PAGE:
Thursday, March 26, 2009

Ostrich Eggshell Beads

Chris Wingfield on anthropology and the making of the material world:
I increasingly realised that just as I had set out to learn how to make Ostrich Eggshell Beads as the best way of understanding the techniques and technology involved, so Henry Balfour and his colleagues such as Francis Knowles had set about learning to knap flints in order to under[s]tand the objects they collected classified and displayed. A course in technology was central to the Oxford Diploma in Anthropology until 1940 and was taught primarily in the Pitt Rivers Museum. While today Anthropologists are formed by being made to write texts as part of their education - usually a doctoral thesis - in the first half of the twentieth century, the making of anthropologists in Oxford frequently involved the making of material objects at the Pitt Rivers Museum.

Technology, however is not just about objects and tools - things we use to do things - but is crucially about the way in which we do them - techniques. Central to the 'French tradition' of studies of technology is an essay published by Marcel Mauss Techniques of the Body in 1934. Mauss focussed on the ways in which we learn to use our bodies as members of society and the differences to be found in techniques of walking, swimming, sleeping, standing and sitting as well as other basic biological functions. Mauss wrote about his experience in the First World War of having to change 8000 spades in the trenches because English troops could not use French spades. To capture the way in which we are formed by these learned techniques of being and doing, Mauss coined the term habitus - 'the techniques and work of collective and individual practical reason.' The body, Mauss suggested, was 'man's first and most natural instrument.'


The objects that fill the museum are not themselves the techniques that are the components of the habitus - our learned ways of being and doing things. They are instead the material forms that are the result of the action of human bodily techniques on various sorts of matter. The objects in the museum come alive as evidence for the history of human techniques and technology when imagined in relation to the human bodies that had to act in particular learned ways to create them.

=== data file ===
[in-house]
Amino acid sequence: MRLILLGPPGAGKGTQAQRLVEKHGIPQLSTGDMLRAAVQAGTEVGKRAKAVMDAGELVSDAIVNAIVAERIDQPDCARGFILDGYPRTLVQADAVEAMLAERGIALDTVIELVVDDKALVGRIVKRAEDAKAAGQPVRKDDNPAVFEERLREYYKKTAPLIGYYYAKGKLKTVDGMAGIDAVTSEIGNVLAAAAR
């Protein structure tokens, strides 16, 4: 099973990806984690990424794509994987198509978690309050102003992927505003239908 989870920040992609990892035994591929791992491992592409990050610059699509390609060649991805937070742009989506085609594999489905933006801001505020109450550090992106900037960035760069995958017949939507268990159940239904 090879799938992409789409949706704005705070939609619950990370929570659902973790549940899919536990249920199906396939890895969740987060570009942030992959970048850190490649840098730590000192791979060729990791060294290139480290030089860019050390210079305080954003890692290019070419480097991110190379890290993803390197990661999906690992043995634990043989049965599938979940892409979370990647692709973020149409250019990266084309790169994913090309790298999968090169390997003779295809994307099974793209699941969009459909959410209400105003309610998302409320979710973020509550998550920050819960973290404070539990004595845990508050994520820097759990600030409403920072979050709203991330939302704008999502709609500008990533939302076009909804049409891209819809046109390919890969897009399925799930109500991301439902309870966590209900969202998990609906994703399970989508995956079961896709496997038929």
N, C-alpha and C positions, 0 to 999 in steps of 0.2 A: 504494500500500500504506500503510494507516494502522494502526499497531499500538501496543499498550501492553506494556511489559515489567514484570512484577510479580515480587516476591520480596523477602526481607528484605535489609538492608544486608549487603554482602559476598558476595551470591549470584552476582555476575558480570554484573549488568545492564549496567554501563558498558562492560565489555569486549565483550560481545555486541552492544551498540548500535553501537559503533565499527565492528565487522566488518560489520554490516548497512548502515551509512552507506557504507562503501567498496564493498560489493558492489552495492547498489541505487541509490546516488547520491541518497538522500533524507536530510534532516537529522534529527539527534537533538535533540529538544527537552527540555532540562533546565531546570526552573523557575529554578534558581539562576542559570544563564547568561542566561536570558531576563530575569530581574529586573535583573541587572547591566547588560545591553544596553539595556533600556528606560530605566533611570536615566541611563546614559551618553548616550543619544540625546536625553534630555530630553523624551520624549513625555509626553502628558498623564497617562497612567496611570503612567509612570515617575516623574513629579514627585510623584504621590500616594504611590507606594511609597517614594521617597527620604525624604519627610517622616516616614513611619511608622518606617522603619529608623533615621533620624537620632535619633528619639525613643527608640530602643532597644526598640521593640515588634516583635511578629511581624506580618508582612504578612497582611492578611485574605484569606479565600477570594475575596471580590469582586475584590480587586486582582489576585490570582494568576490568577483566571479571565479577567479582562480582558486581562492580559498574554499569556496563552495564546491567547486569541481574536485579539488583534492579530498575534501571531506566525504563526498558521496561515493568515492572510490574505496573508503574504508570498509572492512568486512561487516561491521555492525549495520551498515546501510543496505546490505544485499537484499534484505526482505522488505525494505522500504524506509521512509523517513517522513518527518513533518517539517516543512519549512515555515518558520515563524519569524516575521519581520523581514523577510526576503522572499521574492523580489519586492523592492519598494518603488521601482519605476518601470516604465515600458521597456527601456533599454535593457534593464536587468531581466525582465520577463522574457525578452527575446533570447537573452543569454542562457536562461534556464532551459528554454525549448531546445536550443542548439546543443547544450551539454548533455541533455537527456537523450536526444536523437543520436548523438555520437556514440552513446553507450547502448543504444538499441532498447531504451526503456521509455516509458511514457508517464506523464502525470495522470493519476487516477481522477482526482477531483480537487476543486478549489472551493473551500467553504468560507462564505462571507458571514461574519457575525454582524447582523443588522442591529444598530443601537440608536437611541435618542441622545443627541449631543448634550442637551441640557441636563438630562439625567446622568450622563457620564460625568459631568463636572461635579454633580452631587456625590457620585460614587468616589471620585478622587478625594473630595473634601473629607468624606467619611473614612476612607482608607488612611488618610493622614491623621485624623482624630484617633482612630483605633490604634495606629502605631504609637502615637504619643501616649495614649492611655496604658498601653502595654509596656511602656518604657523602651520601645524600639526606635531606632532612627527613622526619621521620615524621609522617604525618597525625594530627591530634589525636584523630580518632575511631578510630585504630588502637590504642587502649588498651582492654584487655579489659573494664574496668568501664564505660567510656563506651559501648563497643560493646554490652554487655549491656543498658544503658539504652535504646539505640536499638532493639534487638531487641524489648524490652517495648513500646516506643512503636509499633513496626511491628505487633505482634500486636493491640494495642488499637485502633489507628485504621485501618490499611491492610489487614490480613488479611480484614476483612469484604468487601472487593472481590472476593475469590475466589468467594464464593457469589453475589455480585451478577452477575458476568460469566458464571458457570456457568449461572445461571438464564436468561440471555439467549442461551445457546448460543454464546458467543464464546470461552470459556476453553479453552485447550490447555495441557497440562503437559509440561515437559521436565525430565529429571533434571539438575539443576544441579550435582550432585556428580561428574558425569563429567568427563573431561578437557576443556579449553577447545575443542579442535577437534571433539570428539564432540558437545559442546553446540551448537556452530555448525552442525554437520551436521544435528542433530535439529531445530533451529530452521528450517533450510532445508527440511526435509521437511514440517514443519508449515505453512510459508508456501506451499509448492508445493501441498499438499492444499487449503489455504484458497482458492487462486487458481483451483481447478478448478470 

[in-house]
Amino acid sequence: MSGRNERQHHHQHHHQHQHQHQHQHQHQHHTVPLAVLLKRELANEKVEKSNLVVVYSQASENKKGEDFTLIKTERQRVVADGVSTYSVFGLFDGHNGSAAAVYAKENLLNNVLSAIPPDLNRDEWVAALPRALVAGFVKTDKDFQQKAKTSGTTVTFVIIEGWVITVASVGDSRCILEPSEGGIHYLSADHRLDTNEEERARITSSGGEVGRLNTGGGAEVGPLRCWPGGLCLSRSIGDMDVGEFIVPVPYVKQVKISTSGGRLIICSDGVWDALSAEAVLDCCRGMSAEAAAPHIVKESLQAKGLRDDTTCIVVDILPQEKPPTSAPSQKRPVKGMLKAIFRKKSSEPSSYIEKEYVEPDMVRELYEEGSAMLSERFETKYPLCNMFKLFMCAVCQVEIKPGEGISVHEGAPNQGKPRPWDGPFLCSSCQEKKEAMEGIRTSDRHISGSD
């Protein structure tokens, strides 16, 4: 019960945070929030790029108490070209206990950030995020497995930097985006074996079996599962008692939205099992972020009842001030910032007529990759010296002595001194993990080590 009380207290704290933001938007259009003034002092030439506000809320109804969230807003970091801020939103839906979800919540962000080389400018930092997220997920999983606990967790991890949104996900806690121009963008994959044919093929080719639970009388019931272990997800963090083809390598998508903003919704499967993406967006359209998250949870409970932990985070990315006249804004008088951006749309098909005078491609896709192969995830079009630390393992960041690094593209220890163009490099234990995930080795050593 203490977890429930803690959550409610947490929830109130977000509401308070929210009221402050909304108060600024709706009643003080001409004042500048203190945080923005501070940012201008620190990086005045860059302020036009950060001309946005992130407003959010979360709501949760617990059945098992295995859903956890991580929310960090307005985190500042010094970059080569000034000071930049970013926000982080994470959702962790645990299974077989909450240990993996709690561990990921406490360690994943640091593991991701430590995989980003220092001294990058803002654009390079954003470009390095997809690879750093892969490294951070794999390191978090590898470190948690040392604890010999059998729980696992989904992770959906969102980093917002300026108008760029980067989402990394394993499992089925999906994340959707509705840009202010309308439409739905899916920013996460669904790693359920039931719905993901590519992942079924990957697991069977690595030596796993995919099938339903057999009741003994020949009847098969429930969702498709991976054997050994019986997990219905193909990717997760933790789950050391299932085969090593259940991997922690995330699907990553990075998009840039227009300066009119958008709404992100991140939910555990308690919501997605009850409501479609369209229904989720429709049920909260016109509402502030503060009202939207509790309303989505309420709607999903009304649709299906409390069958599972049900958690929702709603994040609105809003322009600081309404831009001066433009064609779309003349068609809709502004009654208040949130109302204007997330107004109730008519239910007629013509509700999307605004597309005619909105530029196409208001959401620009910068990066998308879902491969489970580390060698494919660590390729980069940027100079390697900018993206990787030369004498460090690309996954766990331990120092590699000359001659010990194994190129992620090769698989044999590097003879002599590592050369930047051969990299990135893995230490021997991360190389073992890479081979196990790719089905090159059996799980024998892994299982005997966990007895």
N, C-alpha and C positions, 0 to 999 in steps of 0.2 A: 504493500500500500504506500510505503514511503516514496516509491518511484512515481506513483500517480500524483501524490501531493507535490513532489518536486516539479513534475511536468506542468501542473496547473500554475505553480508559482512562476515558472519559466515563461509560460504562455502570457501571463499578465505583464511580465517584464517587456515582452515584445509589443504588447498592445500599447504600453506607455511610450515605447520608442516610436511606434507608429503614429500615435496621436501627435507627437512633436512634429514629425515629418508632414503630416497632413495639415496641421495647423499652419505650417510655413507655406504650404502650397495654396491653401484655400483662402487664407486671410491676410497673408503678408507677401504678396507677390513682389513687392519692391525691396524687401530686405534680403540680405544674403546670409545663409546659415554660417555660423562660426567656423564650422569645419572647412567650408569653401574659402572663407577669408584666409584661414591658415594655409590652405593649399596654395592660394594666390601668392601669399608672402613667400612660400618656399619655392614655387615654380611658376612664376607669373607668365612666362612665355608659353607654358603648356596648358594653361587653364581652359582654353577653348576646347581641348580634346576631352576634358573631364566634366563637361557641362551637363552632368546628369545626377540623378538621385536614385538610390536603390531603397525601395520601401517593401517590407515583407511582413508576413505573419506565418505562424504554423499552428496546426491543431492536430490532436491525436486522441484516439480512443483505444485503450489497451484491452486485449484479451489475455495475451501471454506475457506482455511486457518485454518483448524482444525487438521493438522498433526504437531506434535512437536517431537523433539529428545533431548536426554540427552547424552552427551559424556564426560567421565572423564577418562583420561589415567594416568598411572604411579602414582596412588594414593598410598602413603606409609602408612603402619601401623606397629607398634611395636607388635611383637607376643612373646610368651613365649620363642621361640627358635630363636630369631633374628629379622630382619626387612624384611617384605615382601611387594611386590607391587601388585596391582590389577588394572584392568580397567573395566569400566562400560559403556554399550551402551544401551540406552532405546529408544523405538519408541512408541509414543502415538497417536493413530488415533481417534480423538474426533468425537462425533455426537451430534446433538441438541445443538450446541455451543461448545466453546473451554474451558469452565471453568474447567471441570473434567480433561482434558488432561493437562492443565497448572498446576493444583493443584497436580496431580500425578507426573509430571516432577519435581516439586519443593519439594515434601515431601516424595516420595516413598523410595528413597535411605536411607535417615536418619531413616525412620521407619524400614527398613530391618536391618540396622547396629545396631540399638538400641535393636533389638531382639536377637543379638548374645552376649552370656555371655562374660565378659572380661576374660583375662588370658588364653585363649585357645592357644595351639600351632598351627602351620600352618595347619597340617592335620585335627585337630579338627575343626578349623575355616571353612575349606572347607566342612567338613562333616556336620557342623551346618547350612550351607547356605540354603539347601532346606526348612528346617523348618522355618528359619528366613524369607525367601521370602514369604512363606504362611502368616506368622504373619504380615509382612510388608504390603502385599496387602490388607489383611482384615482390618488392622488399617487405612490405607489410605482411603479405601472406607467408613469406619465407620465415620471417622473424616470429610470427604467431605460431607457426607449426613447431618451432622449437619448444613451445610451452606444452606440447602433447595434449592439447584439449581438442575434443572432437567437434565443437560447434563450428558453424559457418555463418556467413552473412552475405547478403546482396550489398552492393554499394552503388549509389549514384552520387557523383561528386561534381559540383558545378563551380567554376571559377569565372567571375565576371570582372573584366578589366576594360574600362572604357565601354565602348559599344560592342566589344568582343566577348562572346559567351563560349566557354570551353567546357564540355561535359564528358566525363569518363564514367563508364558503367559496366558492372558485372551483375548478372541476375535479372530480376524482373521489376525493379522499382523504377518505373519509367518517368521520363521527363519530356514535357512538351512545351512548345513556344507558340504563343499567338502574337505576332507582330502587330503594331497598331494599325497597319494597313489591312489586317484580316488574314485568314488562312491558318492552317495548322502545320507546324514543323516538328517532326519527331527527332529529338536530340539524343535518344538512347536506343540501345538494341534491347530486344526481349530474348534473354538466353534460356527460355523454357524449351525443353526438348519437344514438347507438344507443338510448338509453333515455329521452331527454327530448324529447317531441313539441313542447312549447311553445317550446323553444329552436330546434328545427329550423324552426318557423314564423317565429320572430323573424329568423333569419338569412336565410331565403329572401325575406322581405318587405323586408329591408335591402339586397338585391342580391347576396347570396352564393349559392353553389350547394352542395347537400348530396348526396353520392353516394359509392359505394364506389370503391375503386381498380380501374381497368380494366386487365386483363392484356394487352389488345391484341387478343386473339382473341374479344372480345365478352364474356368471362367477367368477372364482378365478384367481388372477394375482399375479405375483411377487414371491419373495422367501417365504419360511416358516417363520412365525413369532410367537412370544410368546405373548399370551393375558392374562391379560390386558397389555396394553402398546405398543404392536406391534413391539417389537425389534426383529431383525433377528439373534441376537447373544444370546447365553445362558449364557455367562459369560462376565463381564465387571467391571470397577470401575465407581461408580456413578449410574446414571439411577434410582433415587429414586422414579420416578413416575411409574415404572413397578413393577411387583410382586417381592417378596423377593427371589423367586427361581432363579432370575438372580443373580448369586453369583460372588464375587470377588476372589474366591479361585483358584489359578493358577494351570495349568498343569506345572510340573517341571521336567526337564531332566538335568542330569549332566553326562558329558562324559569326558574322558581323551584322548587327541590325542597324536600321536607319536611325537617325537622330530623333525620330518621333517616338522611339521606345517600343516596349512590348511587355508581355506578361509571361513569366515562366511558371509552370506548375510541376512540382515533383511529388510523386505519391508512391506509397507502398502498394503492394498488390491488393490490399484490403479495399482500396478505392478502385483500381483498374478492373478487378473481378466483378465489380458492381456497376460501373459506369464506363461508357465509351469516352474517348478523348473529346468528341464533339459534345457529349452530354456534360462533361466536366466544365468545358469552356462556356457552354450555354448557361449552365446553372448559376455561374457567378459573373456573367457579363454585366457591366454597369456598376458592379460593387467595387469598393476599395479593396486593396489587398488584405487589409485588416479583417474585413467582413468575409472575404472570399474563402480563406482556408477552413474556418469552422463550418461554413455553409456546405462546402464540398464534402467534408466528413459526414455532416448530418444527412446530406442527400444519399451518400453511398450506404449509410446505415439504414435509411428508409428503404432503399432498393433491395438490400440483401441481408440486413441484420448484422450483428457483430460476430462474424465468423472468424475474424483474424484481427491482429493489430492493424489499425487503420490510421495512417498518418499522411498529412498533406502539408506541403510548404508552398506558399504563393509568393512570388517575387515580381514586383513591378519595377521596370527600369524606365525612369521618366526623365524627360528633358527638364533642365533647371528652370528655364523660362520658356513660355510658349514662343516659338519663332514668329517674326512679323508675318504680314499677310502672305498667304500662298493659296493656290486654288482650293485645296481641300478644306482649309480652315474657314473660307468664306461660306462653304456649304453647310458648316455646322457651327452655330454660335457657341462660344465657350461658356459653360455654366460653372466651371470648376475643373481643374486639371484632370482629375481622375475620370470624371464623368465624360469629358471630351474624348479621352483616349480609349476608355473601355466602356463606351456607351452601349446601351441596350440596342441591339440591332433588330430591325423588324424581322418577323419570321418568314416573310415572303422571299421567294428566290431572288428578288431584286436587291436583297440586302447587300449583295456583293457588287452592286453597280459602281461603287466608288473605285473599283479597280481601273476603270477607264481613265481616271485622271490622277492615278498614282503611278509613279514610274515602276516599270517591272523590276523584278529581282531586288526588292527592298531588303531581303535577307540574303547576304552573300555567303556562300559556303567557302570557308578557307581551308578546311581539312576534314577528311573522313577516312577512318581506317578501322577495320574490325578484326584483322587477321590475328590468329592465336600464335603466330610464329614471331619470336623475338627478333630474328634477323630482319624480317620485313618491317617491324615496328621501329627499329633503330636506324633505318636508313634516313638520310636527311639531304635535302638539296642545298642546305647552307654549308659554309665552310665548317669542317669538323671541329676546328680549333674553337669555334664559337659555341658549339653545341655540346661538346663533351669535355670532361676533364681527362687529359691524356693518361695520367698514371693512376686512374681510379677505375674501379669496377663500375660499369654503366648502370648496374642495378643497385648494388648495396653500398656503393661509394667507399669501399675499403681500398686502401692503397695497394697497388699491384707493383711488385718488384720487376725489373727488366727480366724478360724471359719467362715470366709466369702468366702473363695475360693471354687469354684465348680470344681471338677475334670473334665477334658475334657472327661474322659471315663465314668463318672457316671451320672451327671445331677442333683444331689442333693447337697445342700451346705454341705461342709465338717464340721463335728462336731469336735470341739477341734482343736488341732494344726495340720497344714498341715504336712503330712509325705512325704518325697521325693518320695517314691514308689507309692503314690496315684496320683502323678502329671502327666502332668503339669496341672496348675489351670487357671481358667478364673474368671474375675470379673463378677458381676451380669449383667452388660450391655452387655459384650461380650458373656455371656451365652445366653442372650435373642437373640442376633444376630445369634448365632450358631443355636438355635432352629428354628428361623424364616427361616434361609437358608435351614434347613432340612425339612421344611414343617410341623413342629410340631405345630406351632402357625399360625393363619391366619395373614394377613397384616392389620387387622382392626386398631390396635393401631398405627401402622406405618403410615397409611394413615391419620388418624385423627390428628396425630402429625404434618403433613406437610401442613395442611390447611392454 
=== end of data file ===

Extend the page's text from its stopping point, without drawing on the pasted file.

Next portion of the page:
When approached in this way the museum objects become the sites of a sort of micro-archaeology. They can be investigated for evidence of human bodies acting in particular ways. The techniques are inscribed into their material form as the effects of human action. There are also many tools in the collections which were themselves used to have an effect on other things and became in the process extensions of the human body - a paddle, a knife or a stone blade - and these too make most sense when imagined in relation to the action of that human body.


  1. What a great find: this tool-making stuff has siezed my interest and helps out a lot for a writing project that I have in the back of my mind.

    Alternately, what if, and it's not an exact parallel, but what if we had to type out the texts we studied, or the crucial texts in our fields, word for word. Joan Didion once said she typed out Hemingway's works in order to better understand the rhythm. It paid off for her, since she's a master of that style, but what would we learn about...[any great novel] by typing it out?

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